Anthony Okolie speaks with Derek Burleton, Deputy Chief Economist, TD Bank about the massive job losses and whether governments’ fiscal measures will be enough to get economies back on track.
More than a million Canadians lost their jobs in March with the unemployment rate jumping to 7.8%. That's double what was expected. Every province lost jobs, with the biggest impact being felt in Ontario and Quebec. And it's a similar picture in the US, where weekly jobless claims grew to 6.6 million, bringing the total claims over the past three weeks to more than 16 million. Meanwhile, the US Federal Reserve has released details of a plan to provide $2.3 trillion in new support for the economy. The measures include more support for local governments, small businesses, and consumers.
Speaking of which, a new report shows US consumer sentiment falling to a nine year low as the coronavirus takes its toll on the economy and the jobs market. And finally, federal health officials in Ottawa say under the current public health measures, between 11,000 and 22,000 Canadians could die from COVID-19 in the months ahead. And that's a wrap of your market news. As promised, Moneytalk with Derek Burleton on the latest jobs numbers.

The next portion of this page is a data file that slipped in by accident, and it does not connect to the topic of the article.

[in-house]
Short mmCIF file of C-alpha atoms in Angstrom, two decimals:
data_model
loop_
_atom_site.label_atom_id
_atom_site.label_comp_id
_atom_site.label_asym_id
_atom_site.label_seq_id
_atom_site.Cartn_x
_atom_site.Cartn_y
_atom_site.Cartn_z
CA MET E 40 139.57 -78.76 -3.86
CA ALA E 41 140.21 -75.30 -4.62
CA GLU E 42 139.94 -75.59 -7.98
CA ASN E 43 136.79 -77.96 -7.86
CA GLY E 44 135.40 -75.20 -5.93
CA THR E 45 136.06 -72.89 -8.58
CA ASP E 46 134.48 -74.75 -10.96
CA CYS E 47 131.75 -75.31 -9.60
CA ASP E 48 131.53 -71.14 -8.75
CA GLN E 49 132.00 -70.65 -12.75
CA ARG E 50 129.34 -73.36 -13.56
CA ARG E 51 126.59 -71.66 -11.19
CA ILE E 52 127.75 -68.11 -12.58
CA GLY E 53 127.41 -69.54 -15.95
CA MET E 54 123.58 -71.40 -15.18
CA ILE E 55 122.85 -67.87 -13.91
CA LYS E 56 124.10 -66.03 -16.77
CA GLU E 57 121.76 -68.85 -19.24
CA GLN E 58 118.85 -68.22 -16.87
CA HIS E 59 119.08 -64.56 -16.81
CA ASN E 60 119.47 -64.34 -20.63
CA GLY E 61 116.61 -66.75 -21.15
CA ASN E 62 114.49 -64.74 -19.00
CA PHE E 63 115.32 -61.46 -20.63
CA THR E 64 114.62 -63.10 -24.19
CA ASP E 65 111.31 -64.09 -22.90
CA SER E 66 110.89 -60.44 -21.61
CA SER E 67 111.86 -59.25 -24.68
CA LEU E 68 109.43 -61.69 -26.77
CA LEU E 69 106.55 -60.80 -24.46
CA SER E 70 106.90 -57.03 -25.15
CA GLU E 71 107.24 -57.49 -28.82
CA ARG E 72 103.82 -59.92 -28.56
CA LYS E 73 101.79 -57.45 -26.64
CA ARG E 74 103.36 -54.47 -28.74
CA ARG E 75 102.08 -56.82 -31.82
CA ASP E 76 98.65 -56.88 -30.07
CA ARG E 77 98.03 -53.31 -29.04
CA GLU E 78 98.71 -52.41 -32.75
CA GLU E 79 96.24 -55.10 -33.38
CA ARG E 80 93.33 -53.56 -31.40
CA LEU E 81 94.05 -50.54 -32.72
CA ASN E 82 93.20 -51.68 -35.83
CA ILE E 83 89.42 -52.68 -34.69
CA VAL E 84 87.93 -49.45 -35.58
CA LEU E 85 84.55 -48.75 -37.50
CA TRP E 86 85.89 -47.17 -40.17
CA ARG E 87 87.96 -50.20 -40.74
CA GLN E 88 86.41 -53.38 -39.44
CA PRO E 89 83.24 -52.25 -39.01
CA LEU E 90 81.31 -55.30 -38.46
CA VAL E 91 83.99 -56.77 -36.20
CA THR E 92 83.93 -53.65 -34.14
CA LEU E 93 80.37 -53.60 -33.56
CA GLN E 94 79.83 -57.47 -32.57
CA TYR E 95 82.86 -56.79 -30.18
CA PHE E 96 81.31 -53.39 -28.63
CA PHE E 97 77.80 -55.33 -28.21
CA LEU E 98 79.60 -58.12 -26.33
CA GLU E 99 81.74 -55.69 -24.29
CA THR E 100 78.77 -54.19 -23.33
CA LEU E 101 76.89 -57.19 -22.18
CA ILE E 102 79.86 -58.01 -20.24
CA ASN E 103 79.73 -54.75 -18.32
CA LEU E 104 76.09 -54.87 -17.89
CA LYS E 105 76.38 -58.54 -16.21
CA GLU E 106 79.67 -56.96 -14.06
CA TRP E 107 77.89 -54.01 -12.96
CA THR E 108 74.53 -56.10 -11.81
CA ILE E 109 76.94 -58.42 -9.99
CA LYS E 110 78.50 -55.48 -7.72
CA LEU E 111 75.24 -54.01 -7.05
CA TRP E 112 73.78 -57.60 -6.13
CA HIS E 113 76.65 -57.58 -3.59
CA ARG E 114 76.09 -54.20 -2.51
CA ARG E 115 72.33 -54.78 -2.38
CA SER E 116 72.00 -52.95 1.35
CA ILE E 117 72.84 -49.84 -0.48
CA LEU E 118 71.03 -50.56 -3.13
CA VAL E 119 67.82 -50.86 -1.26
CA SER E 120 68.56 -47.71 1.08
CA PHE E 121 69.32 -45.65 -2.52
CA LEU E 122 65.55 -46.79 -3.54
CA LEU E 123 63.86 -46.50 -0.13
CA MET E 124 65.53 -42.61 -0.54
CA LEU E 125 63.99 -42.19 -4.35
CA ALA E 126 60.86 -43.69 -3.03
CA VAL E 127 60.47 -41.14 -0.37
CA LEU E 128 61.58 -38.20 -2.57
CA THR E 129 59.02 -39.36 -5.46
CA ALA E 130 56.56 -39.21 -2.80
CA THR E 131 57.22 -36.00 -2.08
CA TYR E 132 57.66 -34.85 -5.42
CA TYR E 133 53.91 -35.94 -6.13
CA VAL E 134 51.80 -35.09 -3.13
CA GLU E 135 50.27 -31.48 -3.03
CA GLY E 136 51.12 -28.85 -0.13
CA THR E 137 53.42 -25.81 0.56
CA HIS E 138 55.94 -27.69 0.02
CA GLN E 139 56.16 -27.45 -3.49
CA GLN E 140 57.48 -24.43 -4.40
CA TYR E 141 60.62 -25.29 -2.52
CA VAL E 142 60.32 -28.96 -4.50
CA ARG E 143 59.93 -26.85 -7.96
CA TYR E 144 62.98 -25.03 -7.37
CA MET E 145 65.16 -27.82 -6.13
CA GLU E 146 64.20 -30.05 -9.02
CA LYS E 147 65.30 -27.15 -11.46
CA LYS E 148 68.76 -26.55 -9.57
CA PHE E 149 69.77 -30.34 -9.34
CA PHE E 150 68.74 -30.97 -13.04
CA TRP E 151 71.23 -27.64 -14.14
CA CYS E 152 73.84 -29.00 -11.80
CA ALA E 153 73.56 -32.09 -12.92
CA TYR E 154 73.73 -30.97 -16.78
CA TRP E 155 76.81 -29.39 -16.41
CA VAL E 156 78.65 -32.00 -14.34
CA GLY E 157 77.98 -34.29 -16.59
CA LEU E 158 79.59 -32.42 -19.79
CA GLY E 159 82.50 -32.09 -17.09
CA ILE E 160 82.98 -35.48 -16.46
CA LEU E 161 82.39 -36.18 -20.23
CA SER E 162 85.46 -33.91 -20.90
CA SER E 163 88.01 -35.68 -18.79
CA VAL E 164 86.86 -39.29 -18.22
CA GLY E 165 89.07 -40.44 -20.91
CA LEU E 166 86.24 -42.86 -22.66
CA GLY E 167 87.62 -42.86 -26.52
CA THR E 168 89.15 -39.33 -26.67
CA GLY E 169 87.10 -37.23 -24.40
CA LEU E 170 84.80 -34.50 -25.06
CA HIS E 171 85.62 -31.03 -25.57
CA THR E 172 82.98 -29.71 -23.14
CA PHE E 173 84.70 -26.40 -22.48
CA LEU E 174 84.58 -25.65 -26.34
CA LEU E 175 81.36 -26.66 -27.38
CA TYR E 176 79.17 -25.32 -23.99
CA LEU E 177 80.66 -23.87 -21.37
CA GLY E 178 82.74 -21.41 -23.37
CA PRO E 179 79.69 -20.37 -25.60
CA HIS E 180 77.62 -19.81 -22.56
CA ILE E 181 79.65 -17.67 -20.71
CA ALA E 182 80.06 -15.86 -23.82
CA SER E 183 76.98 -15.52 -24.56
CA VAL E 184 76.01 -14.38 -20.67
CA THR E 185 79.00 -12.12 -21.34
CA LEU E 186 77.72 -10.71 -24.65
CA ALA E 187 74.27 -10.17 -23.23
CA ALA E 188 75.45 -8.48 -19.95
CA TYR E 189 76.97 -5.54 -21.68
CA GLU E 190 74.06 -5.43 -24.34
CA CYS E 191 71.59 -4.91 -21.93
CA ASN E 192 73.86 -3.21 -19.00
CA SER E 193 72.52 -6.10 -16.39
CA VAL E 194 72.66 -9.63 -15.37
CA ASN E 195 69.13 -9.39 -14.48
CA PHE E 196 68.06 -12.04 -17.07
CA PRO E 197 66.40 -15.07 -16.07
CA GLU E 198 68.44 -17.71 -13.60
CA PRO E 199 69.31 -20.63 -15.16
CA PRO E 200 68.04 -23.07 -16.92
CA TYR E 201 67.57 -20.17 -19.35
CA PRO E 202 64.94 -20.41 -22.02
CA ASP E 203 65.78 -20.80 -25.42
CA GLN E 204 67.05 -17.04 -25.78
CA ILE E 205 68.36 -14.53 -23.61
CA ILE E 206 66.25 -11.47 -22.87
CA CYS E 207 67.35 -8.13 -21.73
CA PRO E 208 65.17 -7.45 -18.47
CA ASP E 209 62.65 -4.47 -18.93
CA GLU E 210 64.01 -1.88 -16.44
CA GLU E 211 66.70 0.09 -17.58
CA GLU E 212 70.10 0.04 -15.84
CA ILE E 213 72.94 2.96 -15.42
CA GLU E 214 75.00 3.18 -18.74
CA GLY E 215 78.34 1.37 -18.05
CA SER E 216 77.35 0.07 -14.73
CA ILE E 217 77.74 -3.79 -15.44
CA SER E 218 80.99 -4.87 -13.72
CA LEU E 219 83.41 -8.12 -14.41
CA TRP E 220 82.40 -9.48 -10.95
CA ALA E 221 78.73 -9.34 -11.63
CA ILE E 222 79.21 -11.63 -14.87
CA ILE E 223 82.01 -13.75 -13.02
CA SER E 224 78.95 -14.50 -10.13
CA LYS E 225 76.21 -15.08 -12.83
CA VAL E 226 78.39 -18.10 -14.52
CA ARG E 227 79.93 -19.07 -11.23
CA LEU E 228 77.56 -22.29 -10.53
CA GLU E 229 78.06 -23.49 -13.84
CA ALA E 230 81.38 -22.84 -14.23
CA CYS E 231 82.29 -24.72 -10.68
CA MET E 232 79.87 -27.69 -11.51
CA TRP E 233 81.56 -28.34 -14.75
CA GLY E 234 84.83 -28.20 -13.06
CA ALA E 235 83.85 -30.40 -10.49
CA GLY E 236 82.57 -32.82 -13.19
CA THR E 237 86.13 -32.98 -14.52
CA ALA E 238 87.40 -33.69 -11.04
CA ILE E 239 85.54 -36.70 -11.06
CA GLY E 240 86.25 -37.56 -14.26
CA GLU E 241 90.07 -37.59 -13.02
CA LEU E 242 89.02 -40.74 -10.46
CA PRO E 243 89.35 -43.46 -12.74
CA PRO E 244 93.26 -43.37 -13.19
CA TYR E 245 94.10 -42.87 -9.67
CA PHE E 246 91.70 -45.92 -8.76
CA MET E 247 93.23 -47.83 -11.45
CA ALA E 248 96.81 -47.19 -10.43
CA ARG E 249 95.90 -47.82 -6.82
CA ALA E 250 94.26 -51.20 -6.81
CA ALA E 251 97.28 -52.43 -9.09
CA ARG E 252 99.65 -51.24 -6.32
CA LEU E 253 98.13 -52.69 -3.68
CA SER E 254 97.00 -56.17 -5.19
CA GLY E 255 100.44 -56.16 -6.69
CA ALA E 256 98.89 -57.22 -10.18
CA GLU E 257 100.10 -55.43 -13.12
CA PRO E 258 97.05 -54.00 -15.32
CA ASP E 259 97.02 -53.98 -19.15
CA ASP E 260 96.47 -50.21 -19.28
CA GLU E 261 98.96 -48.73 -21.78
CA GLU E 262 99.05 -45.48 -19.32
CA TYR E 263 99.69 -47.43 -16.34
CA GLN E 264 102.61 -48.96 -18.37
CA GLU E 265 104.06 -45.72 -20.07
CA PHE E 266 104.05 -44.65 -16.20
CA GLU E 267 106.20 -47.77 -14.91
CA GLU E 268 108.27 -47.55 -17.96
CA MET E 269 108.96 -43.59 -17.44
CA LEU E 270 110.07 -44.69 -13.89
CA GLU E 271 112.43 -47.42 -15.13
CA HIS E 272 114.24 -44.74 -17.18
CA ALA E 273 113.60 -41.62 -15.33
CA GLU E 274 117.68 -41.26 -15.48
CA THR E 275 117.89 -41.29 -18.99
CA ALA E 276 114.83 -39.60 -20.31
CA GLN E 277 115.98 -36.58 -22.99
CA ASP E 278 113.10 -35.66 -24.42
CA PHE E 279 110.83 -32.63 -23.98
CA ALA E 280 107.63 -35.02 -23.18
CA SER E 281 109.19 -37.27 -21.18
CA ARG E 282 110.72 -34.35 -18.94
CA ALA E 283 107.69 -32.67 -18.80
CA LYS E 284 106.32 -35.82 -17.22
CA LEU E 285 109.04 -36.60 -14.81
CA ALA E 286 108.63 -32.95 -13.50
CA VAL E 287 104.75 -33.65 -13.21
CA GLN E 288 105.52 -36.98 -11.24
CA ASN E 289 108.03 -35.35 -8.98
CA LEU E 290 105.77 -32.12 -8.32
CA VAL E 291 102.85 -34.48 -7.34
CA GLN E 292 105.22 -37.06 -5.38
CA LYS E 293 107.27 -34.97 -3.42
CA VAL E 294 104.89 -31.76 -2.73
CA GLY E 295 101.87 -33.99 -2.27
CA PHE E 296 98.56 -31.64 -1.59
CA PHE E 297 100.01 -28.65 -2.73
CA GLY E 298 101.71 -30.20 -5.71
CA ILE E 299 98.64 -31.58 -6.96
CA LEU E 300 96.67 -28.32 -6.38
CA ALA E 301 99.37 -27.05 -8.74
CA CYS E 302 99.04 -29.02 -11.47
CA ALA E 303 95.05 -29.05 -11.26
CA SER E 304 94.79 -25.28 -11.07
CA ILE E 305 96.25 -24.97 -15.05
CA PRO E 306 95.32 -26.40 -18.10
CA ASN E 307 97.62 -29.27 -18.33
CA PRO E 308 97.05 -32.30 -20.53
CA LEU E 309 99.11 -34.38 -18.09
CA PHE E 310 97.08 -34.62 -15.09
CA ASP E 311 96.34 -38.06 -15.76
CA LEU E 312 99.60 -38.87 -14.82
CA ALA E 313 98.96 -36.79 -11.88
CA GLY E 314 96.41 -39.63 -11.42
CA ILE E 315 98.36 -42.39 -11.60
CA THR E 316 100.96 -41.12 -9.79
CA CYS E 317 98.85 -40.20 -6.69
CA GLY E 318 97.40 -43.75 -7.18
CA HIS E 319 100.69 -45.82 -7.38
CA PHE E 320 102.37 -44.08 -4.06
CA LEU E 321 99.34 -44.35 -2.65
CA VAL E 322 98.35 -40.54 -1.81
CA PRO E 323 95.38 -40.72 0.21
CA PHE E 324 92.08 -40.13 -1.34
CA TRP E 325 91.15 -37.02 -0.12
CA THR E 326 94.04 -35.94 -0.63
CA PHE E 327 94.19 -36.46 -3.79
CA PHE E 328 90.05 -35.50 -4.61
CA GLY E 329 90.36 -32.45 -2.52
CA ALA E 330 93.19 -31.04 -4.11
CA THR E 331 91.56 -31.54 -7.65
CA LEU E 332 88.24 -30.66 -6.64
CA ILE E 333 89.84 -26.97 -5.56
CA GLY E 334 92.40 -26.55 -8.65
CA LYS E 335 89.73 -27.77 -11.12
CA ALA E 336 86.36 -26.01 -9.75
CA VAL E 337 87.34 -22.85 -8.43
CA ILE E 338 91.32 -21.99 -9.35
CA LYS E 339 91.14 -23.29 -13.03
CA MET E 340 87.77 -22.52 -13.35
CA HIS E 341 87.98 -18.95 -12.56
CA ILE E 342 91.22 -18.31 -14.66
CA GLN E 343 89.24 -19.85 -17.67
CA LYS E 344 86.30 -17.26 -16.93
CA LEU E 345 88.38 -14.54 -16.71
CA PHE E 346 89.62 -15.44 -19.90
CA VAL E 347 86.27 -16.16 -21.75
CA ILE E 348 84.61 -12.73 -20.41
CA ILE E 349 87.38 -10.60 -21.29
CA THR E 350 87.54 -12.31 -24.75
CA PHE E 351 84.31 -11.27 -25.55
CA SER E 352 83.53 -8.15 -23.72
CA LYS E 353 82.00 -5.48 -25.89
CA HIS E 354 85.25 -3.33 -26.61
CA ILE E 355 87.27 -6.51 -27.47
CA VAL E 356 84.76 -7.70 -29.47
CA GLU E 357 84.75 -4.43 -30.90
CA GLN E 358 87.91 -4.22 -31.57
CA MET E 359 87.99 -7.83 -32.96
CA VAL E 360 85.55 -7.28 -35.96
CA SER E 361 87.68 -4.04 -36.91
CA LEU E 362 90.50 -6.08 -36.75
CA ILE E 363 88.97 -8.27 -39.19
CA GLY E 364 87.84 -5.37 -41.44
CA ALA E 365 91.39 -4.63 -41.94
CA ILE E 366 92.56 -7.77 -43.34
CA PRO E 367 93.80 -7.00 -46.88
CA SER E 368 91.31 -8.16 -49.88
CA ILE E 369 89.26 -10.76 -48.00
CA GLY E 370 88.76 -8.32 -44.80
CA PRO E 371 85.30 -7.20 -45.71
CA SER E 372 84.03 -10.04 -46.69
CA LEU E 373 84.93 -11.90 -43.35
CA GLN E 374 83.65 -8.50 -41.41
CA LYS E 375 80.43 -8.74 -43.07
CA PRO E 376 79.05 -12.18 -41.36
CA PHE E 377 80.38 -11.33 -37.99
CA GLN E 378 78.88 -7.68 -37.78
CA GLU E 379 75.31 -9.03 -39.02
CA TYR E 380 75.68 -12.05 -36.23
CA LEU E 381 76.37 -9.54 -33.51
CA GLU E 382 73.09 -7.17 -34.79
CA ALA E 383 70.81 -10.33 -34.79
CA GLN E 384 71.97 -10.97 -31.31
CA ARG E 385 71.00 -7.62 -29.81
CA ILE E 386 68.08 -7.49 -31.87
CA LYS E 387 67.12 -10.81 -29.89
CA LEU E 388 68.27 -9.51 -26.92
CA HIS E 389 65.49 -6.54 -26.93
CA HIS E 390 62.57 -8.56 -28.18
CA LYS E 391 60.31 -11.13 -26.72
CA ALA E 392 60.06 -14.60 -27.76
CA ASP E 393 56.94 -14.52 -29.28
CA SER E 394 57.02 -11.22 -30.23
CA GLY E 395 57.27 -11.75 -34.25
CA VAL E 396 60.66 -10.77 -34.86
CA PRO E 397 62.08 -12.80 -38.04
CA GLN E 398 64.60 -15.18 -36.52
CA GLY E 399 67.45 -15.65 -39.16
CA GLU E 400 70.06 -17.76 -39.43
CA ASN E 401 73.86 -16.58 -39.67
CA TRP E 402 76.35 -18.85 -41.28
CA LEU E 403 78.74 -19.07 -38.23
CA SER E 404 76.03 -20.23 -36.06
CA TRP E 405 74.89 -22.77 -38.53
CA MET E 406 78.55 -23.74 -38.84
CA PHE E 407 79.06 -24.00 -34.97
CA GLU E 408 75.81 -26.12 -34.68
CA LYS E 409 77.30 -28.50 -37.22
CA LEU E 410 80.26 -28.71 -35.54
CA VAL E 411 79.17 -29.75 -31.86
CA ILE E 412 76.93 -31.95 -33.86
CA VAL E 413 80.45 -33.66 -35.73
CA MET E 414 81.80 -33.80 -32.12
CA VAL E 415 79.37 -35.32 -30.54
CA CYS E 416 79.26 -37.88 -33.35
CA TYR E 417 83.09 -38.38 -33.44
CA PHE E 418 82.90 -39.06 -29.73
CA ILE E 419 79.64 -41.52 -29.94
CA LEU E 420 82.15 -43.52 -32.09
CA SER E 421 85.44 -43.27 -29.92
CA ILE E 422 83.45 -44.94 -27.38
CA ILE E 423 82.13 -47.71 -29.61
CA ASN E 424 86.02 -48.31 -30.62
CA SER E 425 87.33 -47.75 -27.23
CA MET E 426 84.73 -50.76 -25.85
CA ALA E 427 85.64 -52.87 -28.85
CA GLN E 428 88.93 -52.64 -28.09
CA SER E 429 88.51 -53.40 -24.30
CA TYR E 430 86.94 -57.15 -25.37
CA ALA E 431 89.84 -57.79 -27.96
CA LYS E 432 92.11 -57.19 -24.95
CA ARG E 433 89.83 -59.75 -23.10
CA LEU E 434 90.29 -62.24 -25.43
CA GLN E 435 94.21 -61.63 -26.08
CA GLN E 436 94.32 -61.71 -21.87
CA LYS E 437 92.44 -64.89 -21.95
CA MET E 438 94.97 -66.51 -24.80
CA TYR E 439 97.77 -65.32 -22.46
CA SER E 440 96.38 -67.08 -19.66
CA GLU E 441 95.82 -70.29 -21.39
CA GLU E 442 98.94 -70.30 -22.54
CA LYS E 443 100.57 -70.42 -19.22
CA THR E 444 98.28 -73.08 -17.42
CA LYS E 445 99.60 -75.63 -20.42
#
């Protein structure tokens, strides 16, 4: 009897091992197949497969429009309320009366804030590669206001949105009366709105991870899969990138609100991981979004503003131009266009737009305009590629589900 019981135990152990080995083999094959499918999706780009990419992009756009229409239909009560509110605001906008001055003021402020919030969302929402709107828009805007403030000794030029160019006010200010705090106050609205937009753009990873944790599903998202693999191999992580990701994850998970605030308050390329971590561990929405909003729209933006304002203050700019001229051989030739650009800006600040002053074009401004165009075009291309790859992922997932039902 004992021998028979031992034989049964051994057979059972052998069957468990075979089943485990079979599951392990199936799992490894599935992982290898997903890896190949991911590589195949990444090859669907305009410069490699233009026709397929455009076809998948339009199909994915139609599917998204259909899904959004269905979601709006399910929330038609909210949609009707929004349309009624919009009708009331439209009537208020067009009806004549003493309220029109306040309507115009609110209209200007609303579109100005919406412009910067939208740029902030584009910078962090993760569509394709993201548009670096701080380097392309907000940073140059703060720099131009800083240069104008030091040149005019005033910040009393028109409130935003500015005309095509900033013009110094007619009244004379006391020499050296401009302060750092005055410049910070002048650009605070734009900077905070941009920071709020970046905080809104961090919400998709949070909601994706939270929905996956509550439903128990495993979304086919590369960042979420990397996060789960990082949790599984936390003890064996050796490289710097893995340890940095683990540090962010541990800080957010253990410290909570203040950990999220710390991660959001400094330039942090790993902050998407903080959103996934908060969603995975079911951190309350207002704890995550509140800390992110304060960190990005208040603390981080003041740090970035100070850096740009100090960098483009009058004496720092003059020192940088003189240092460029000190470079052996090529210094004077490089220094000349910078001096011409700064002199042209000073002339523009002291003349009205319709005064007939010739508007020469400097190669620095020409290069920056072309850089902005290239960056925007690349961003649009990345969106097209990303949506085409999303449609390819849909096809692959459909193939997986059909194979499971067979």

Derek, an unprecedented one million jobs were lost in Canada. That's the largest on record. We saw another 6.6 million jobless claims in the US. That three week total now stands at more than 50 million. That's the highest on record. Give us some context on how big these numbers really are.
- Well, they're massive. We've never seen anything like this. Nor have we ever seen a situation where economies have been stopped almost on a dime. You know, what we're seeing, though, as we move through March, it really depends on what week you're talking. We knew as of mid March, that's when the lockdowns really began to get ramped up. The Canadian employment data today, it's worth noting. The survey period was a week after last week's payroll data for March. So if you're wondering, we saw a million decline in household employment in Canada, only 3 million in the US on a per capita basis, quite a bit less, but that was a week earlier. So as we get more data, the weekly jobless claims in the US is the most timely of data, and those show yet another spike upward.